"The Thing" arrives this weekend as a prequel to John Carpenter's masterful 1982 film, that aims to theoretically expand on the story presented nearly three decades ago by telling us what happened at the Norwegian compound that first housed the alien infection that then spread to the American base. But perhaps it should be no surprise that screenwriter Eric Heisserer, the man behind "Final Destination 5" and the "A Nightmare on Elm Street" reboot, has little imagination or ability to bring anything new to the table. So what we end up with is a strange hybrid of a movie, one that is oddly slavishly devoted to Carpenter's original, but when given the chance to put its own stamp on the material, falls back on tried and true genre antics. To put in perspective just how at odds this prequel and Carpenter's film really are, the 1982 film starts in a panic in a sequence that ends up with a guy getting dramatically shot in the face -- Matthijs van Heijningen Jr.'s movie kicks off with crude sex joke.

Review: Byzantine, Bloody Almodóvar Takes A New Direction With 'The Skin I Live In'

  • By James Rocchi
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  • October 13, 2011 2:57 AM
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  • 0 Comments
The following is a reprint of our review from Cannes.

Review: Starpower Like Julia Roberts & Ryan Reynolds Can't Save Flaccid 'Fireflies In The Garden'

  • By Todd Gilchrist
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  • October 12, 2011 12:59 PM
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  • 0 Comments
“Fireflies in the Garden” is the cinematic equivalent of going out to dinner with your friend’s family and then having to watch them all fight like cats and dogs the whole time: it’s got to be worse for the people going through it, but you sure as hell have no interest in watching it. Writer-director Dennis Lee, who I can only imagine drew from a deep well of personal experiences – or if he didn’t, clearly suffers from dysfunction envy – created this vivid tale of an embittered writer returning to his childhood home to confront a troubled past. But he failed to realize that personal catharsis isn’t the same as popular entertainment, especially if the characters barely qualify as real people, which is why the only thing more false in “Fireflies in the Garden” than its flaccid melodrama is its clichéd emotional redemption.

Review: 'Footloose' Is An Expressive Old School Ode To Youthful Abandon

  • By Gabe Toro
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  • October 12, 2011 2:07 AM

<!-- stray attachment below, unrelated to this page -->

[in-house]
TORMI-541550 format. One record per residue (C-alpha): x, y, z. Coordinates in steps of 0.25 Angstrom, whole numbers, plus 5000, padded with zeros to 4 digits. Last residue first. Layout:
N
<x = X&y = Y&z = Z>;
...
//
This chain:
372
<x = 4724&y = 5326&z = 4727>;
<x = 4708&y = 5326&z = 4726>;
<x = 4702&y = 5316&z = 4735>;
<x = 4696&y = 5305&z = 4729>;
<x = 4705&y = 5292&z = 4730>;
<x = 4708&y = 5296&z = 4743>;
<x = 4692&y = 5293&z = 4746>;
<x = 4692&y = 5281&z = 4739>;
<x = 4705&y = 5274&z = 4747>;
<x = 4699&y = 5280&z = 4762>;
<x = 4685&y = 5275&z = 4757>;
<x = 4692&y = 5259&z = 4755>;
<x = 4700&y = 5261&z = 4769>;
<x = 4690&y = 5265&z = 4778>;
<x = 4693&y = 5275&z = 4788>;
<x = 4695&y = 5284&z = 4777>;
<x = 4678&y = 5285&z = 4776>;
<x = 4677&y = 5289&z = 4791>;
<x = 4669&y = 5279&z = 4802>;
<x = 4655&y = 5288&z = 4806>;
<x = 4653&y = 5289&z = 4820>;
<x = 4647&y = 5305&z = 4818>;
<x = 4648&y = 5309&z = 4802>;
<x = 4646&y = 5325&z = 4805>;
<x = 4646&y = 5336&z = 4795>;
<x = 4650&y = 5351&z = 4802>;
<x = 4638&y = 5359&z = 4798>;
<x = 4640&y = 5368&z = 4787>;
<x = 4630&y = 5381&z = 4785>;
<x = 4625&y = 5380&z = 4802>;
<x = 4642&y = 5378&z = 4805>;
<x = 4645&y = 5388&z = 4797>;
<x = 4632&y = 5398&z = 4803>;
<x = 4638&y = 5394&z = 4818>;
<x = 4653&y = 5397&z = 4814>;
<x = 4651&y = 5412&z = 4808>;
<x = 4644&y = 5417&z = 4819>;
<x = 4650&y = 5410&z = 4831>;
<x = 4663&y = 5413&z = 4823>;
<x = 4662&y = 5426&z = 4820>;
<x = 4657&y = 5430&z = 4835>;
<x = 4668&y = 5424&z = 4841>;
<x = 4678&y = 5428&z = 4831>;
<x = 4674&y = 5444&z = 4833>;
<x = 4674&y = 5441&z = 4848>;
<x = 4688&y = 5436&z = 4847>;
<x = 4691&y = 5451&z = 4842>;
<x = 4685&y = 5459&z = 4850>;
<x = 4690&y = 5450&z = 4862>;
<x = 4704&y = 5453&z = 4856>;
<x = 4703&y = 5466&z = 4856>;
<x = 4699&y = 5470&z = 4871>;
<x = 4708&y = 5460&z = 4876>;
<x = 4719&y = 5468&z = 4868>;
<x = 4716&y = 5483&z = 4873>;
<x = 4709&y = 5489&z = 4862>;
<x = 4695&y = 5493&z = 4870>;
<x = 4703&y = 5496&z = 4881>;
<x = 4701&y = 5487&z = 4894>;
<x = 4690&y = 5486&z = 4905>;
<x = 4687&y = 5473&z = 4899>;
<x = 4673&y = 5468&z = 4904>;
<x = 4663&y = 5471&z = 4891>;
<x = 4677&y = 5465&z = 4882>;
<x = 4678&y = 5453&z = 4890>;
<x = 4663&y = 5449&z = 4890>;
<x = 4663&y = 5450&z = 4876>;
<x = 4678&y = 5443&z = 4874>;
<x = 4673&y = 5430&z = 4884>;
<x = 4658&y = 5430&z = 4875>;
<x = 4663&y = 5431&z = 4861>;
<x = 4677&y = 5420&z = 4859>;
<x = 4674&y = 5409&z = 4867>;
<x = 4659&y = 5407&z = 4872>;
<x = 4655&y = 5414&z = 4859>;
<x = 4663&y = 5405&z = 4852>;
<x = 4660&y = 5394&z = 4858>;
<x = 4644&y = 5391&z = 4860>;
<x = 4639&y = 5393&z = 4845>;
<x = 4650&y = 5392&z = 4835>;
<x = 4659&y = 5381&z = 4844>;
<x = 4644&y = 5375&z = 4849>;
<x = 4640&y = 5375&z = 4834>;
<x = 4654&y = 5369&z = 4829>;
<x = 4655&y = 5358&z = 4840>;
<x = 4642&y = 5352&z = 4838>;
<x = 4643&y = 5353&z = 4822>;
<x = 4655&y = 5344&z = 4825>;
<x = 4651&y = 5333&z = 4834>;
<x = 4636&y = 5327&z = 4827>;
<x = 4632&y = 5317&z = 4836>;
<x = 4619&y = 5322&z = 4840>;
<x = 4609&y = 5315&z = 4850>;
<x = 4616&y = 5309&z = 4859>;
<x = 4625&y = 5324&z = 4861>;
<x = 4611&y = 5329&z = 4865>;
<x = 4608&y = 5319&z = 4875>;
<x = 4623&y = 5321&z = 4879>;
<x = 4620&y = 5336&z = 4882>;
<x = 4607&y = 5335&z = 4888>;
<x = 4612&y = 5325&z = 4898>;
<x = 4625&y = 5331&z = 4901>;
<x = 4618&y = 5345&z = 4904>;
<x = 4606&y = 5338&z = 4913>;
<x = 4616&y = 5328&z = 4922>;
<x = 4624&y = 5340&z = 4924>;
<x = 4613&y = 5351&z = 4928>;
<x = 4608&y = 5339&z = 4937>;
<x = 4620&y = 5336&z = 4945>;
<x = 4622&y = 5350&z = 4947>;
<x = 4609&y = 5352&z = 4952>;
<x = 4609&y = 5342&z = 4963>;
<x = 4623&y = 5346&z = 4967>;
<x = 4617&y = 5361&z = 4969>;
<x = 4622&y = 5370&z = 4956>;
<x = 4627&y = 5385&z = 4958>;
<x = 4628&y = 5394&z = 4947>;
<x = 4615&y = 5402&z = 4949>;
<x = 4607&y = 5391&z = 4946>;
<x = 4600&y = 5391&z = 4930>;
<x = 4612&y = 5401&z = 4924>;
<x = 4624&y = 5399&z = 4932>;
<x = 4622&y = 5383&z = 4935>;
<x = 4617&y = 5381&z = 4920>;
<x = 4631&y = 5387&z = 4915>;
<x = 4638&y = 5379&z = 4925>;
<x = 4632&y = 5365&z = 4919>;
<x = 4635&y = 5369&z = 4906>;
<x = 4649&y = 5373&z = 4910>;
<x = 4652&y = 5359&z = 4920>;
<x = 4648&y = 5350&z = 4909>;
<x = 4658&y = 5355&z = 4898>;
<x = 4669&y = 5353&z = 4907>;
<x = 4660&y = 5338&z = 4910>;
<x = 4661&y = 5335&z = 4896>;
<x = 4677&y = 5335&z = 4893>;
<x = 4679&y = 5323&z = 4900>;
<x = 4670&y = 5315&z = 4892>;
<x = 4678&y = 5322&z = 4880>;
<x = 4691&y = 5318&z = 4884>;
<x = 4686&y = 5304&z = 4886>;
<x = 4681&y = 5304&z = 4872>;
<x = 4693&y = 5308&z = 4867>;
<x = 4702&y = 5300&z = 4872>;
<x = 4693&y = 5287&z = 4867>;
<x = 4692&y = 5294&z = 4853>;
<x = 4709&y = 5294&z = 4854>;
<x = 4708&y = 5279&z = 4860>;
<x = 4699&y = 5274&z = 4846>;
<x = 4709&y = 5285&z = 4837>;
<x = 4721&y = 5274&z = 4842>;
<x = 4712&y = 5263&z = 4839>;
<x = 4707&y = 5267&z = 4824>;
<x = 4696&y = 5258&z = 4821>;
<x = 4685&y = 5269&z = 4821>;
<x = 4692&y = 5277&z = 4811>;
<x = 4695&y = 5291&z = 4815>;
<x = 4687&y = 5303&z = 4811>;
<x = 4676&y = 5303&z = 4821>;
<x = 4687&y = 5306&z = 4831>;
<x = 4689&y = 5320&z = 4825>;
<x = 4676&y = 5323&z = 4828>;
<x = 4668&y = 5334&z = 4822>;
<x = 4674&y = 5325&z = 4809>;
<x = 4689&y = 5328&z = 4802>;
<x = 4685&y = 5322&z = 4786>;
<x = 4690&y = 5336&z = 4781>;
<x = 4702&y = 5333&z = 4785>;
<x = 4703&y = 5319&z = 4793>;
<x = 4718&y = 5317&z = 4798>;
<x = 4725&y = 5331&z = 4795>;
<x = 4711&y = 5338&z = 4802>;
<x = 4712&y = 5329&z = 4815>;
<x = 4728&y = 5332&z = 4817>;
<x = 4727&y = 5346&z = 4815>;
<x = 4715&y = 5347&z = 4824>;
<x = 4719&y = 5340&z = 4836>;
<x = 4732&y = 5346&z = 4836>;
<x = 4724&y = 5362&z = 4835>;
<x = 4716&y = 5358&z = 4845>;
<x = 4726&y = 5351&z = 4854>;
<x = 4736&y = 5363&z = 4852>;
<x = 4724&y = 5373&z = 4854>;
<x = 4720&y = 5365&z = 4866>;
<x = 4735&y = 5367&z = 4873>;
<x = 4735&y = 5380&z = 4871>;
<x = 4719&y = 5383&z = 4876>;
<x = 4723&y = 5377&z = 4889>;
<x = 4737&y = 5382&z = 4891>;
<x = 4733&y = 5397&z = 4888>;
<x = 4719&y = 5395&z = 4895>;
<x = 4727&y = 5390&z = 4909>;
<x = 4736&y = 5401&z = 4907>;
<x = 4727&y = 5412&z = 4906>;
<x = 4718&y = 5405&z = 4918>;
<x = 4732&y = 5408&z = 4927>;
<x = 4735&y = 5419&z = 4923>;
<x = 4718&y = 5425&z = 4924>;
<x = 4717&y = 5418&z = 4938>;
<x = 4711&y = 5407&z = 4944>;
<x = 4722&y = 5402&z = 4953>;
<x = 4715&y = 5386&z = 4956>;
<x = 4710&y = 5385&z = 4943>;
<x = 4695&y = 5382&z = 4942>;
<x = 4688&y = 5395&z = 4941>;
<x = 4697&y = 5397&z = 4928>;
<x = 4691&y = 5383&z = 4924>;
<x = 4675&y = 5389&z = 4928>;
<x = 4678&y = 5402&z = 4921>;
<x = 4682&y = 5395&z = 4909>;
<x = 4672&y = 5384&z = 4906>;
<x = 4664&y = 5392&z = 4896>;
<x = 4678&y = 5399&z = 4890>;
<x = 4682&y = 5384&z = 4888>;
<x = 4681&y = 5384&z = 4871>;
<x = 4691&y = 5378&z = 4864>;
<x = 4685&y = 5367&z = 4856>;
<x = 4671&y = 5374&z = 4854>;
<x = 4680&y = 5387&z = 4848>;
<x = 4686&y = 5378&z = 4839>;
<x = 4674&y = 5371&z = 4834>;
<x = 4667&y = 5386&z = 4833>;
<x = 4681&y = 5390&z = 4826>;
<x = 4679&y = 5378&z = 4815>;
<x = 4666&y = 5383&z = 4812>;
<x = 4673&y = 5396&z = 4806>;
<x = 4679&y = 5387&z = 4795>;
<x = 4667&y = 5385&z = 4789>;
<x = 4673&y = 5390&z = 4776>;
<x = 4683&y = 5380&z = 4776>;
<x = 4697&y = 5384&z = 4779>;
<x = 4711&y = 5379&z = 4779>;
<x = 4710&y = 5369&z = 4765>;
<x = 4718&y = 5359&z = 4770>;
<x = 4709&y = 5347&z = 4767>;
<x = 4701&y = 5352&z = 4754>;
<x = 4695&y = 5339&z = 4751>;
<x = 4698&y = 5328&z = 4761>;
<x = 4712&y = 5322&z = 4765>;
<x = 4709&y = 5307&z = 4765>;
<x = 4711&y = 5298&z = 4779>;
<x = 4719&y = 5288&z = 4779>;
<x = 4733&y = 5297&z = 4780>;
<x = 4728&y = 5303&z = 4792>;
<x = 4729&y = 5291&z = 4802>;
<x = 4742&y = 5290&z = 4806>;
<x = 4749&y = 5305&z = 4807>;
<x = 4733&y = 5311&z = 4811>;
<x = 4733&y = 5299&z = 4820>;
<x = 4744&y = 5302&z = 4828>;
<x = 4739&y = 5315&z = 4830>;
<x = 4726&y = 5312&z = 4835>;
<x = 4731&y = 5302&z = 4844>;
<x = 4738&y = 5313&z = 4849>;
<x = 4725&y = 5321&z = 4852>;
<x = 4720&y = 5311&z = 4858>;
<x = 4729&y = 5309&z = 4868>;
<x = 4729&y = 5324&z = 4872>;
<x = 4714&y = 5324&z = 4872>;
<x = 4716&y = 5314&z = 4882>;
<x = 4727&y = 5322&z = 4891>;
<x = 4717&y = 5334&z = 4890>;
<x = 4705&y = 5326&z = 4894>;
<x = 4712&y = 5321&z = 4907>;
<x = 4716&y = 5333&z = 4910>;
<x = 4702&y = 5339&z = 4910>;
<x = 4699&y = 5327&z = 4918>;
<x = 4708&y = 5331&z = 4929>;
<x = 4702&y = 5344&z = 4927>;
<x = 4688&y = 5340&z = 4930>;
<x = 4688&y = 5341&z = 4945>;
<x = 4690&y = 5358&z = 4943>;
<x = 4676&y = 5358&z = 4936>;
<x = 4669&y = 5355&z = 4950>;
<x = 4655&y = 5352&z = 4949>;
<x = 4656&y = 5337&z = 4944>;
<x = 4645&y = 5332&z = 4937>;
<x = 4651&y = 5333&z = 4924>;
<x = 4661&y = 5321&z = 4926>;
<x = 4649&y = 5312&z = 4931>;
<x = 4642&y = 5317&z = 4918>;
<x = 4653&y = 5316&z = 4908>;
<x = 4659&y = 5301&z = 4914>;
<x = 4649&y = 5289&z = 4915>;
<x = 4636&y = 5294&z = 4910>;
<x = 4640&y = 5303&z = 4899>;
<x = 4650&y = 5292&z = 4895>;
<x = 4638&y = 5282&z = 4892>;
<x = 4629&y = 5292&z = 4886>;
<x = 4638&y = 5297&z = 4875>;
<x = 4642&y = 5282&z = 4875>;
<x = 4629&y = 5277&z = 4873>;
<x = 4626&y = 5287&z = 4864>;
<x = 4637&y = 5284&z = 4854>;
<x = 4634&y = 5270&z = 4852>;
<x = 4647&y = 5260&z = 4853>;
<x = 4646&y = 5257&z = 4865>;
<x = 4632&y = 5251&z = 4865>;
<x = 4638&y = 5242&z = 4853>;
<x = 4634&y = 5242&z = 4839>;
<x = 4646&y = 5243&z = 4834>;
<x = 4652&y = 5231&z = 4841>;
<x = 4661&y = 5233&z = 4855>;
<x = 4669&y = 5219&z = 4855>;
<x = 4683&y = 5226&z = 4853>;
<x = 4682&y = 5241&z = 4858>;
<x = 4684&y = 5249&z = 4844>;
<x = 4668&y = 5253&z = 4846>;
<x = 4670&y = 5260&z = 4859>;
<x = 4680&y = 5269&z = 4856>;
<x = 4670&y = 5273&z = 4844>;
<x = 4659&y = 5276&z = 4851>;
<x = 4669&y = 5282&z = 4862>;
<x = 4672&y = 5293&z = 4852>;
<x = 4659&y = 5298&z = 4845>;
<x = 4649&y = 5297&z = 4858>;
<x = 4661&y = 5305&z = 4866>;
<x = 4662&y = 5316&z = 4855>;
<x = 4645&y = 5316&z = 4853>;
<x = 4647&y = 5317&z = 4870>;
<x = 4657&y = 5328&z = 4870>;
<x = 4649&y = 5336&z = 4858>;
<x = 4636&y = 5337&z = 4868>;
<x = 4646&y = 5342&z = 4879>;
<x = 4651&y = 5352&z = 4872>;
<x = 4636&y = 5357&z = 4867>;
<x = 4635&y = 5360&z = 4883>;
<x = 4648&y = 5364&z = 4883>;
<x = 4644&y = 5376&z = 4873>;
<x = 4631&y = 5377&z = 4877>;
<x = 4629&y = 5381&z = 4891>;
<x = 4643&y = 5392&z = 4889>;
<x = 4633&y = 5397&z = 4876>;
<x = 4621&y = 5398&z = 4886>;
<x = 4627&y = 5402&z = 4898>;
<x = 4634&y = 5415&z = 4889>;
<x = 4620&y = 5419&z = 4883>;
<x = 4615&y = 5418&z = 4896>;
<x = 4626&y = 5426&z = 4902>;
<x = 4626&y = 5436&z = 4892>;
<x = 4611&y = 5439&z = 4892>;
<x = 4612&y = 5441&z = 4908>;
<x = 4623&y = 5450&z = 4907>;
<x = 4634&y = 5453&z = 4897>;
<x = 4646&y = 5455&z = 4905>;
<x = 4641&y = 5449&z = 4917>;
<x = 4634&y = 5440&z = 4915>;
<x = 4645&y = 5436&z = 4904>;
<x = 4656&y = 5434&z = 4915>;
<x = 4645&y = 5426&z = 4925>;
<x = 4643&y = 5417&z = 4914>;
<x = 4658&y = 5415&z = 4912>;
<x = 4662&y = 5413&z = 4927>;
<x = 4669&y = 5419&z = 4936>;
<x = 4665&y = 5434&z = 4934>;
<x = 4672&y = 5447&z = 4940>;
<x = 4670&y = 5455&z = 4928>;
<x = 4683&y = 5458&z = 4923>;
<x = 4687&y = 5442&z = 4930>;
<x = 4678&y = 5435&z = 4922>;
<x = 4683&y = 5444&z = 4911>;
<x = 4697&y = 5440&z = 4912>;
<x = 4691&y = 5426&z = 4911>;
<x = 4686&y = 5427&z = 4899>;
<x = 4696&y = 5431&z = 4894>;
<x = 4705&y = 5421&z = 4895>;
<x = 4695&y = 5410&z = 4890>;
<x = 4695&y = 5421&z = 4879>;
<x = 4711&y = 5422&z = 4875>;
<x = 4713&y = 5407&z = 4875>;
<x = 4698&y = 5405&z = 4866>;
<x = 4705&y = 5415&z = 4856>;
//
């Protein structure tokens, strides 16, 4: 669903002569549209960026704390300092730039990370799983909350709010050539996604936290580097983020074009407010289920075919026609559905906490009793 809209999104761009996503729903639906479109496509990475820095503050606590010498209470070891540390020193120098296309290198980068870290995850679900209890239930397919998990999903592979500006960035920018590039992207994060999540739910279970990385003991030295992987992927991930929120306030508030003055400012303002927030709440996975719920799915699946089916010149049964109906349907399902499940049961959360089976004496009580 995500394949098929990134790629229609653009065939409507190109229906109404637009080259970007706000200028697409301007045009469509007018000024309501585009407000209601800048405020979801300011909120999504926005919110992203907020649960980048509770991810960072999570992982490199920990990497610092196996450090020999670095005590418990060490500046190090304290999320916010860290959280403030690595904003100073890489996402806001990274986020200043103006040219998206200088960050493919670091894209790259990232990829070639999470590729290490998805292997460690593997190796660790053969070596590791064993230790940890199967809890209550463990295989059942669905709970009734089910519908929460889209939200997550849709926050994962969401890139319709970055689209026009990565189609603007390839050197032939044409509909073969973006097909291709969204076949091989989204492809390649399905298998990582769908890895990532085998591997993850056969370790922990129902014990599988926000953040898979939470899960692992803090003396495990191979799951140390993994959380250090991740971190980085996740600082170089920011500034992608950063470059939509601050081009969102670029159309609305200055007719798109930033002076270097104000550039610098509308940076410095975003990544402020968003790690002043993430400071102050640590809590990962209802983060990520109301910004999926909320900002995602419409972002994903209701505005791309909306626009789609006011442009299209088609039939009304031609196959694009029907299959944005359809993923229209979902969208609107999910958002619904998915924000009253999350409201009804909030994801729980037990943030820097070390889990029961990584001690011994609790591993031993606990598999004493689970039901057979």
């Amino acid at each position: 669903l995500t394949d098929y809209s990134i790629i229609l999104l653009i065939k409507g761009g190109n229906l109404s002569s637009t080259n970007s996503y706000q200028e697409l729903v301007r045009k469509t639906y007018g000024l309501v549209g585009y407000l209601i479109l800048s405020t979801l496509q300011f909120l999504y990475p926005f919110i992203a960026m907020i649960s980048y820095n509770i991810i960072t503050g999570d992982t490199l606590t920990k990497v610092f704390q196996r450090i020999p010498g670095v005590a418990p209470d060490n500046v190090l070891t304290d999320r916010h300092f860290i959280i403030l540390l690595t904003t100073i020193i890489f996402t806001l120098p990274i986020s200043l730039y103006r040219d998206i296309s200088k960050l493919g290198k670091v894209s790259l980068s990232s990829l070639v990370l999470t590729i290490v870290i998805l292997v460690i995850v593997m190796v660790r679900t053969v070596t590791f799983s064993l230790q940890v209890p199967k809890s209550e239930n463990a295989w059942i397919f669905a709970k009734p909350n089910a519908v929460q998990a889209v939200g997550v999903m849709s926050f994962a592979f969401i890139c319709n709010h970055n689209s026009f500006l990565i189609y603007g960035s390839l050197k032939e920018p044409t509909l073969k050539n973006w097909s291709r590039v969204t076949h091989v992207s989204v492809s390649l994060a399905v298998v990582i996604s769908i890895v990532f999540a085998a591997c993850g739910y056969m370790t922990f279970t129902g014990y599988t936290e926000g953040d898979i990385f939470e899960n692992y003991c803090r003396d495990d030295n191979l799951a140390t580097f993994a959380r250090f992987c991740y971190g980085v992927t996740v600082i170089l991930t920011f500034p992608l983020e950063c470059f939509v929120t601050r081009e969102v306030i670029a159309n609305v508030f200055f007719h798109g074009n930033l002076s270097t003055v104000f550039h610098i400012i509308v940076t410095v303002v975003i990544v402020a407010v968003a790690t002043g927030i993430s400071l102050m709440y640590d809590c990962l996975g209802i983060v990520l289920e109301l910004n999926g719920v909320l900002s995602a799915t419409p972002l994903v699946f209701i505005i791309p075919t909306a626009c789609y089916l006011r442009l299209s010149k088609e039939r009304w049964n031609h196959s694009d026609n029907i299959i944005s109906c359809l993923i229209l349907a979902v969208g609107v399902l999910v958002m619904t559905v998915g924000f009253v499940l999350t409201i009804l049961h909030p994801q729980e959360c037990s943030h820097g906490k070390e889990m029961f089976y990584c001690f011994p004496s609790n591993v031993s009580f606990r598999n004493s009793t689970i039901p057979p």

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  • 9 Comments
Once upon a time, there was an outsider who came to a small town of limited imagination. He looked upon the town’s ignorant forces of authority and challenged them, fighting for the oppressed and changing the social order. It’s a story that’s been told countless times in various forms of media, to the point where we take these archetypes pretty seriously. “Footloose” is the latest picture to utilize this familiar framework, and a novice might smirk at the main concept’s compelling hook: a town that has outlawed dance.

VIFF '11: Johnnie To's 'Life Without Principle' An Uneven, All Too Familiar Financial Crisis Drama

  • By Erik McClanahan
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  • October 11, 2011 2:16 AM
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  • 0 Comments
While movies are primarily considered a form of entertainment, they do have the ability to inform, especially to a mass audience. But that’s a slippery slope. All too easily, the audience can be taken right out of the story if things get too didactic. We at the secret Playlist headquarters (which is, naturally, surrounded by a piranha-filled moat where we toss in haters of the movie “Drive”) tend to like our cinema focused more on organic storytelling, not issue-driven diatribes.

NYFF ‘11 Review: A Slight & Superficial 'My Week With Marilyn' Often Resembles A Lifetime Movie

  • By The Playlist
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  • October 9, 2011 8:01 AM
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  • 7 Comments
Marked by an admirable, but certainly not spectacular performance by Michelle Williams -- in a role she's arguably not very suited for -- some wonderful costuming, set design and locations, and a stand-out supporting turn by Judi Dench, there aren't many other favorable things to say about "My Week With Marilyn," a slight drama with a reputable cast, that still feels through and through like a superficial Lifetime made for TV-movie.